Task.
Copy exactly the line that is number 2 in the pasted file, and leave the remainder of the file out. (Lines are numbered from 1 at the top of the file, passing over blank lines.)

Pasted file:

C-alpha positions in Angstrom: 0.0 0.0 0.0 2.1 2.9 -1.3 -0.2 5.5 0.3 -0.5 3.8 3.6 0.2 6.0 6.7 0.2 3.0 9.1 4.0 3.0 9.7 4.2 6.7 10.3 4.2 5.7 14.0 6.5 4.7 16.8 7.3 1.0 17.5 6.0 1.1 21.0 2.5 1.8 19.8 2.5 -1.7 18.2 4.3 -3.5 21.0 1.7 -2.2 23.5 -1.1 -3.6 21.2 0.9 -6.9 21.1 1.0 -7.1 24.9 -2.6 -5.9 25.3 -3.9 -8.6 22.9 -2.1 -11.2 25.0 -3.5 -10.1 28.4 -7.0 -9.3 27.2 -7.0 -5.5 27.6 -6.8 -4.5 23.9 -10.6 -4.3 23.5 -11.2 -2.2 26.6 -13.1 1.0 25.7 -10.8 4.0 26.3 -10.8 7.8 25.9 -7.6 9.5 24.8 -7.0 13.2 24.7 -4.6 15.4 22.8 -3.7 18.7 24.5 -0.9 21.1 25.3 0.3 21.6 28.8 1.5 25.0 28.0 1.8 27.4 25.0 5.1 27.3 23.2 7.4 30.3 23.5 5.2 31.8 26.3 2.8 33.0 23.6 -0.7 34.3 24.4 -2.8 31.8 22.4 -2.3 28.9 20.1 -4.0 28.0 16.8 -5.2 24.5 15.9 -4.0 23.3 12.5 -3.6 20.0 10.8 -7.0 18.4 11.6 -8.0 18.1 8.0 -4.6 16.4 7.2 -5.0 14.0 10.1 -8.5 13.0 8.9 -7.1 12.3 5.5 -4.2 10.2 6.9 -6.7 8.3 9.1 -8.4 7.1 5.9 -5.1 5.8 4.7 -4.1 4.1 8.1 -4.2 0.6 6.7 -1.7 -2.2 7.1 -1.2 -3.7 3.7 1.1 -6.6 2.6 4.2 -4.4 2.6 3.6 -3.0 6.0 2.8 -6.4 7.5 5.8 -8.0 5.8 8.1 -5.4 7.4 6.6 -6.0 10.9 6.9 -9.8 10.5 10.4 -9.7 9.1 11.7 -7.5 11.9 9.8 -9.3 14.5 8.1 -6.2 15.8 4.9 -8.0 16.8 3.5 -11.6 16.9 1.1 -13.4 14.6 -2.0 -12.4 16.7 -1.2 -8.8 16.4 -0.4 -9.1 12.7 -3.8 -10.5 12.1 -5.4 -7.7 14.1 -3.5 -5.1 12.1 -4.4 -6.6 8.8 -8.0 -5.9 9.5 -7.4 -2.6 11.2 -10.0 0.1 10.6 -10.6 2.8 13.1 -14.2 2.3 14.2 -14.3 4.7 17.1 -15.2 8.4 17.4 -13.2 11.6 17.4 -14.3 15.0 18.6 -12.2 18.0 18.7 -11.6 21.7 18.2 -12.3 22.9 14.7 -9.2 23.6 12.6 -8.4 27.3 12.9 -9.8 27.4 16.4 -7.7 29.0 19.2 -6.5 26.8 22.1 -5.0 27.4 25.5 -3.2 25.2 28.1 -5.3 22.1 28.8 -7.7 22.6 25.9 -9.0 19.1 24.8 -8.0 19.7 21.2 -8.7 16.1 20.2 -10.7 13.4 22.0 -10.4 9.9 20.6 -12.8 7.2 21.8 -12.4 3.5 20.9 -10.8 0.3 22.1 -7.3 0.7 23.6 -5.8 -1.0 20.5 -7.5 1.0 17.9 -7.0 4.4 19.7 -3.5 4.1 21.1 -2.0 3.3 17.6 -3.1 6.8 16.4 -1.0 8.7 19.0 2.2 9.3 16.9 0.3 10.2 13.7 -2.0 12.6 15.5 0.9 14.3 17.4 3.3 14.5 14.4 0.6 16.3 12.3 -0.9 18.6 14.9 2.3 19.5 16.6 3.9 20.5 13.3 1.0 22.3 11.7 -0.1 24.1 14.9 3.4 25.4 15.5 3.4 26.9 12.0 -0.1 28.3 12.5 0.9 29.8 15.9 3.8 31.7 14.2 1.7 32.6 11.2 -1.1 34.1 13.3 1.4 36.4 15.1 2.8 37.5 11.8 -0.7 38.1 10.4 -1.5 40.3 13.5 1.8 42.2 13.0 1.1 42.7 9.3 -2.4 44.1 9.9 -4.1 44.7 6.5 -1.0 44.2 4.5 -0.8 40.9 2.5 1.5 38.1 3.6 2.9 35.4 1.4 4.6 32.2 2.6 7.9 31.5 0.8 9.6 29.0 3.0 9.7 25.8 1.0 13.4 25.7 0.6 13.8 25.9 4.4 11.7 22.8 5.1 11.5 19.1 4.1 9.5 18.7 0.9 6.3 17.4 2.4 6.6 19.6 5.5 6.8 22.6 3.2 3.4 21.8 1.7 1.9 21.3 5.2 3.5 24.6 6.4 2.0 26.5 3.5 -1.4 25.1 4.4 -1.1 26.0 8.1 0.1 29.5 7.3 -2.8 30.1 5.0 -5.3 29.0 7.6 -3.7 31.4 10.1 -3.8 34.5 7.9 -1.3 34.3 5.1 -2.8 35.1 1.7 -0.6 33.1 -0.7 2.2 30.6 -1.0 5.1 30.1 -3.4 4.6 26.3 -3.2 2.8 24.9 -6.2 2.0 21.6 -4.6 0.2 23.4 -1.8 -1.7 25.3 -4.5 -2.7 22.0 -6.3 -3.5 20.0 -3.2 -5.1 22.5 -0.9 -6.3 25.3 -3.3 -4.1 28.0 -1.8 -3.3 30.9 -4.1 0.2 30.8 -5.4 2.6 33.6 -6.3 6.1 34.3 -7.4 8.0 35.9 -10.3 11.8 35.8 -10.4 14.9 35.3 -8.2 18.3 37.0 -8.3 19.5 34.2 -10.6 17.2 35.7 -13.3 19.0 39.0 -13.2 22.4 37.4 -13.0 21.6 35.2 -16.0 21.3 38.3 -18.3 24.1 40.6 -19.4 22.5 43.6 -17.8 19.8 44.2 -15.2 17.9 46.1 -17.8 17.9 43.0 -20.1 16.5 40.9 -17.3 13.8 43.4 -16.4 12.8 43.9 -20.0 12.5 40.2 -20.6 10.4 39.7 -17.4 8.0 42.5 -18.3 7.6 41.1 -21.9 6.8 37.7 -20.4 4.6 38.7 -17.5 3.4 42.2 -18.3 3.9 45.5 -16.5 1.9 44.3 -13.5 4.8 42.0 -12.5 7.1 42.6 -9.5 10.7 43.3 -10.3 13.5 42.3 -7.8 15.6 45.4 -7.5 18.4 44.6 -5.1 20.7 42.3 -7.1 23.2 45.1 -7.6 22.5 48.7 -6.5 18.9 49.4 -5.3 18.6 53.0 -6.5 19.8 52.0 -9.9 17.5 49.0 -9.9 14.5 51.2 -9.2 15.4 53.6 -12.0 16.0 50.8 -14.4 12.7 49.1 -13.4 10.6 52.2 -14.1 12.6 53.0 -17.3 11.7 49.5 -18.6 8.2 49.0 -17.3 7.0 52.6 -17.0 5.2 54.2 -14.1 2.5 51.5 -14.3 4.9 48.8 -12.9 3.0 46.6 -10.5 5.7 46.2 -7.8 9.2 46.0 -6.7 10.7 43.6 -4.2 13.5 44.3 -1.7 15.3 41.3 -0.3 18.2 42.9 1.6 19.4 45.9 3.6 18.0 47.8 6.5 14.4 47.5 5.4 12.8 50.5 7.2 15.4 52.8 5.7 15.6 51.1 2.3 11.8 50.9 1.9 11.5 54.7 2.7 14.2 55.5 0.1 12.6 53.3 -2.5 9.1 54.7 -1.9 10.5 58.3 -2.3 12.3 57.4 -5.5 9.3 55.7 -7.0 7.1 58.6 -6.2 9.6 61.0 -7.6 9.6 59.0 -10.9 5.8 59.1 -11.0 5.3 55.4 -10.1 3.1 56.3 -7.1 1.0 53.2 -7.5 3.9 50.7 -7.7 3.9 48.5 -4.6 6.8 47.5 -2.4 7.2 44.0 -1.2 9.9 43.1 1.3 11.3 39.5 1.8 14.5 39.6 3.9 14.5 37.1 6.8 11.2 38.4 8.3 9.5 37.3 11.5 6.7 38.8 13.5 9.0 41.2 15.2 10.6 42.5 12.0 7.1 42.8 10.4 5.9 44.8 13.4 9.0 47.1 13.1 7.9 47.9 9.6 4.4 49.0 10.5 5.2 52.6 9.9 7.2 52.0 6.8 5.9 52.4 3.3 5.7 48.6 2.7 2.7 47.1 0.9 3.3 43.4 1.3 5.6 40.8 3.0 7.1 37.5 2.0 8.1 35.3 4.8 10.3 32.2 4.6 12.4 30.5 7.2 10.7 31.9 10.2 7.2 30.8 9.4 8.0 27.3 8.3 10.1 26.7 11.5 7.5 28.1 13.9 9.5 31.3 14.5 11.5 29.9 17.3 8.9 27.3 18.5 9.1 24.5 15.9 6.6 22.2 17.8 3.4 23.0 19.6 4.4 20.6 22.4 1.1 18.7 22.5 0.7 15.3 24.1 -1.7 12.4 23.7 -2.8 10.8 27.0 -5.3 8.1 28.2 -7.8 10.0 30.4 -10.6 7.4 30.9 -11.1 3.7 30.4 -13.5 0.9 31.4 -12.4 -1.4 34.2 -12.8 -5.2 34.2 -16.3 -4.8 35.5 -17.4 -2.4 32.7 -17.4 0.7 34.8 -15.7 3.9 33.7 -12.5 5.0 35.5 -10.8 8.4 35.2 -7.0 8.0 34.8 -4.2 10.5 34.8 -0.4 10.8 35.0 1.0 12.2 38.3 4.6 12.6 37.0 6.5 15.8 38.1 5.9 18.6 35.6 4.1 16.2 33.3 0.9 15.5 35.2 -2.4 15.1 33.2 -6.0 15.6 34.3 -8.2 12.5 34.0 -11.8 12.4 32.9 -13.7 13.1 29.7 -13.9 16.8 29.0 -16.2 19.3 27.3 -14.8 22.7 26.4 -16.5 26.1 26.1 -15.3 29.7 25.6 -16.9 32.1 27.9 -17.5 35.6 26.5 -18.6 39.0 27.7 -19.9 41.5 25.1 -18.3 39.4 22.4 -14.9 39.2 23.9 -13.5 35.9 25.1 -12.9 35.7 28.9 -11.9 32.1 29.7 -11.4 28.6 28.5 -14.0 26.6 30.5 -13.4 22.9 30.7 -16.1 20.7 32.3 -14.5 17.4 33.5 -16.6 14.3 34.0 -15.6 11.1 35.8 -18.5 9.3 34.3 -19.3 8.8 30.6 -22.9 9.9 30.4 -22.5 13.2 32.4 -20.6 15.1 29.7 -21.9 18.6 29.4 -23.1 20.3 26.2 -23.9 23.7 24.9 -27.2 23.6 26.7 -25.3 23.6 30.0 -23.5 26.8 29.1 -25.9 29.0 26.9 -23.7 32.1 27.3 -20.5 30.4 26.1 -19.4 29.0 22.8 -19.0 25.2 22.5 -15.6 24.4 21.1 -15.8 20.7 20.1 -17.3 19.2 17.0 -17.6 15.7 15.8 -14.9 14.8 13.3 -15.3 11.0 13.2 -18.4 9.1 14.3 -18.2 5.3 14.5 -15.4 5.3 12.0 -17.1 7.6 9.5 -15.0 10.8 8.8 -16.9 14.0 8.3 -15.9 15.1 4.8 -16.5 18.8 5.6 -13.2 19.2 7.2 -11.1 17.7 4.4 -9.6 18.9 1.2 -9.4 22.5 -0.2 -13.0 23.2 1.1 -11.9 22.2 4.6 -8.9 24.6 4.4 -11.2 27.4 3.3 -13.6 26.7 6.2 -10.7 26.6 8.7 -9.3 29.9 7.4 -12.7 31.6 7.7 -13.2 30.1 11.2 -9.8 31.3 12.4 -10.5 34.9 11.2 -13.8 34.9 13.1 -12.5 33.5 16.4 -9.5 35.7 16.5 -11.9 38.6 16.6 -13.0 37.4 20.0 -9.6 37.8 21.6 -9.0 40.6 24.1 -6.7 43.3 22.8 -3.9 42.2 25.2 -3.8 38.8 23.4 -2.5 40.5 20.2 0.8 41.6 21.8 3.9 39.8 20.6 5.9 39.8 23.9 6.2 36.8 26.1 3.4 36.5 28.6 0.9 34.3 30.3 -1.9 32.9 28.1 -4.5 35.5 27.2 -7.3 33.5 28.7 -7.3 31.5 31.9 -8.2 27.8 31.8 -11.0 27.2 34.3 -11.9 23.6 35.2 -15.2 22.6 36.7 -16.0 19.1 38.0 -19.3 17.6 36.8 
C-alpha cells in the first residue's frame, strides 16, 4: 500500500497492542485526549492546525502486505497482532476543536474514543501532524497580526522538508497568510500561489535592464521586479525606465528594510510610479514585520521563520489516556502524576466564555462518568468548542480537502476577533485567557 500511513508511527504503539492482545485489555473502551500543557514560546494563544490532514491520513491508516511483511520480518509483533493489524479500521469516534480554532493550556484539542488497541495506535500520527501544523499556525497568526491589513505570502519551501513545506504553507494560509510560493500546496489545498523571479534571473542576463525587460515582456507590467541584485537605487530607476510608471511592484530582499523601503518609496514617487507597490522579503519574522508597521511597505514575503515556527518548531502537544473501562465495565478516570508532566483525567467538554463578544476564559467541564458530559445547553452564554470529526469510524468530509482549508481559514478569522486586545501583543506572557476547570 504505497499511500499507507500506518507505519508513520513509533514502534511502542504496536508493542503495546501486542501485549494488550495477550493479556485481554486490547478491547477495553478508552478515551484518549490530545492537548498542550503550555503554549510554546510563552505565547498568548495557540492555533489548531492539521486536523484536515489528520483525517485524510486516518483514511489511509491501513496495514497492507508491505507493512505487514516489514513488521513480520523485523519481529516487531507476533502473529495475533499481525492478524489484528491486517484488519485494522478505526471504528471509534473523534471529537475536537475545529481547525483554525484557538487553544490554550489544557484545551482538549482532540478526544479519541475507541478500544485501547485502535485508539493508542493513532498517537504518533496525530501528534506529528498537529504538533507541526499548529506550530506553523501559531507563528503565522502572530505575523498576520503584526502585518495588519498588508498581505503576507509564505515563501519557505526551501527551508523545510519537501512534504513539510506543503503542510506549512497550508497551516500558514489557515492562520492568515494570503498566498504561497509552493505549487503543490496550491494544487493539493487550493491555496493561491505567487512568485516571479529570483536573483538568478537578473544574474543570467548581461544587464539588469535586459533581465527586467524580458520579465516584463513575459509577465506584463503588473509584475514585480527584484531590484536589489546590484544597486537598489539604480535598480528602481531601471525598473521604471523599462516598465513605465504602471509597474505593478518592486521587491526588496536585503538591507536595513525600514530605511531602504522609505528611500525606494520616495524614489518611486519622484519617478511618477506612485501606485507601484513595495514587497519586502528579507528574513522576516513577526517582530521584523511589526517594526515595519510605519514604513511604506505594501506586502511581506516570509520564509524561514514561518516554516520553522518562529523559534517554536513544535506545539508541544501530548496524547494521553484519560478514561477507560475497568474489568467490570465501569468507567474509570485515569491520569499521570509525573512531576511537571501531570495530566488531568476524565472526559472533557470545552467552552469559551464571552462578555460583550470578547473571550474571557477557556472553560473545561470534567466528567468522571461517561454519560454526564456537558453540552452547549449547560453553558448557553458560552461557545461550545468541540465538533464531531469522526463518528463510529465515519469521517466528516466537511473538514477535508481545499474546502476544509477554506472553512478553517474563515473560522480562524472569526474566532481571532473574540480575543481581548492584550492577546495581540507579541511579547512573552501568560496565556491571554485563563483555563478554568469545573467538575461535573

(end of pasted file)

C-alpha cells in the first residue's frame, strides 16, 4: 500500500497492542485526549492546525502486505497482532476543536474514543501532524497580526522538508497568510500561489535592464521586479525606465528594510510610479514585520521563520489516556502524576466564555462518568468548542480537502476577533485567557 500511513508511527504503539492482545485489555473502551500543557514560546494563544490532514491520513491508516511483511520480518509483533493489524479500521469516534480554532493550556484539542488497541495506535500520527501544523499556525497568526491589513505570502519551501513545506504553507494560509510560493500546496489545498523571479534571473542576463525587460515582456507590467541584485537605487530607476510608471511592484530582499523601503518609496514617487507597490522579503519574522508597521511597505514575503515556527518548531502537544473501562465495565478516570508532566483525567467538554463578544476564559467541564458530559445547553452564554470529526469510524468530509482549508481559514478569522486586545501583543506572557476547570 504505497499511500499507507500506518507505519508513520513509533514502534511502542504496536508493542503495546501486542501485549494488550495477550493479556485481554486490547478491547477495553478508552478515551484518549490530545492537548498542550503550555503554549510554546510563552505565547498568548495557540492555533489548531492539521486536523484536515489528520483525517485524510486516518483514511489511509491501513496495514497492507508491505507493512505487514516489514513488521513480520523485523519481529516487531507476533502473529495475533499481525492478524489484528491486517484488519485494522478505526471504528471509534473523534471529537475536537475545529481547525483554525484557538487553544490554550489544557484545551482538549482532540478526544479519541475507541478500544485501547485502535485508539493508542493513532498517537504518533496525530501528534506529528498537529504538533507541526499548529506550530506553523501559531507563528503565522502572530505575523498576520503584526502585518495588519498588508498581505503576507509564505515563501519557505526551501527551508523545510519537501512534504513539510506543503503542510506549512497550508497551516500558514489557515492562520492568515494570503498566498504561497509552493505549487503543490496550491494544487493539493487550493491555496493561491505567487512568485516571479529570483536573483538568478537578473544574474543570467548581461544587464539588469535586459533581465527586467524580458520579465516584463513575459509577465506584463503588473509584475514585480527584484531590484536589489546590484544597486537598489539604480535598480528602481531601471525598473521604471523599462516598465513605465504602471509597474505593478518592486521587491526588496536585503538591507536595513525600514530605511531602504522609505528611500525606494520616495524614489518611486519622484519617478511618477506612485501606485507601484513595495514587497519586502528579507528574513522576516513577526517582530521584523511589526517594526515595519510605519514604513511604506505594501506586502511581506516570509520564509524561514514561518516554516520553522518562529523559534517554536513544535506545539508541544501530548496524547494521553484519560478514561477507560475497568474489568467490570465501569468507567474509570485515569491520569499521570509525573512531576511537571501531570495530566488531568476524565472526559472533557470545552467552552469559551464571552462578555460583550470578547473571550474571557477557556472553560473545561470534567466528567468522571461517561454519560454526564456537558453540552452547549449547560453553558448557553458560552461557545461550545468541540465538533464531531469522526463518528463510529465515519469521517466528516466537511473538514477535508481545499474546502476544509477554506472553512478553517474563515473560522480562524472569526474566532481571532473574540480575543481581548492584550492577546495581540507579541511579547512573552501568560496565556491571554485563563483555563478554568469545573467538575461535573